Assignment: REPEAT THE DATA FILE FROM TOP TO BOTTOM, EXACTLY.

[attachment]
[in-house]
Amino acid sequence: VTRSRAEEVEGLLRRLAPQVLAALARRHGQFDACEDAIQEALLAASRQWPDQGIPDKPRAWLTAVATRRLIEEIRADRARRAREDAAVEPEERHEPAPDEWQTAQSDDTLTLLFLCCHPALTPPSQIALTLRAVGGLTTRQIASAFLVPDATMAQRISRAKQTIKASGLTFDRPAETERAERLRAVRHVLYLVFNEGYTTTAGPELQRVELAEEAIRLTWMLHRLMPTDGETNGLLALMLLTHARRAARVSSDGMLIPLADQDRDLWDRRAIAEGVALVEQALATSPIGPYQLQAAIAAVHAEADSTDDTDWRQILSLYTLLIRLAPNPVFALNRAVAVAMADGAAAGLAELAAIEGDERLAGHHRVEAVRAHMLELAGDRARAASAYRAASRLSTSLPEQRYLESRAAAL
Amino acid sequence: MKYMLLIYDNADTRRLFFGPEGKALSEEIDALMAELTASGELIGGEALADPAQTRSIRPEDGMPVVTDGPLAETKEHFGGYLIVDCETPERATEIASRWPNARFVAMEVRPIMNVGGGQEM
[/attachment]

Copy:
[in-house]
Amino acid sequence: VTRSRAEEVEGLLRRLAPQVLAALARRHGQFDACEDAIQEALLAASRQWPDQGIPDKPRAWLTAVATRRLIEEIRADRARRAREDAAVEPEERHEPAPDEWQTAQSDDTLTLLFLCCHPALTPPSQIALTLRAVGGLTTRQIASAFLVPDATMAQRISRAKQTIKASGLTFDRPAETERAERLRAVRHVLYLVFNEGYTTTAGPELQRVELAEEAIRLTWMLHRLMPTDGETNGLLALMLLTHARRAARVSSDGMLIPLADQDRDLWDRRAIAEGVALVEQALATSPIGPYQLQAAIAAVHAEADSTDDTDWRQILSLYTLLIRLAPNPVFALNRAVAVAMADGAAAGLAELAAIEGDERLAGHHRVEAVRAHMLELAGDRARAASAYRAASRLSTSLPEQRYLESRAAAL
Amino acid sequence: MKYMLLIYDNADTRRLFFGPEGKALSEEIDALMAELTASGELIGGEALADPAQTRSIRPEDGMPVVTDGPLAETKEHFGGYLIVDCETPERATEIASRWPNARFVAMEVRPIMNVGGGQEM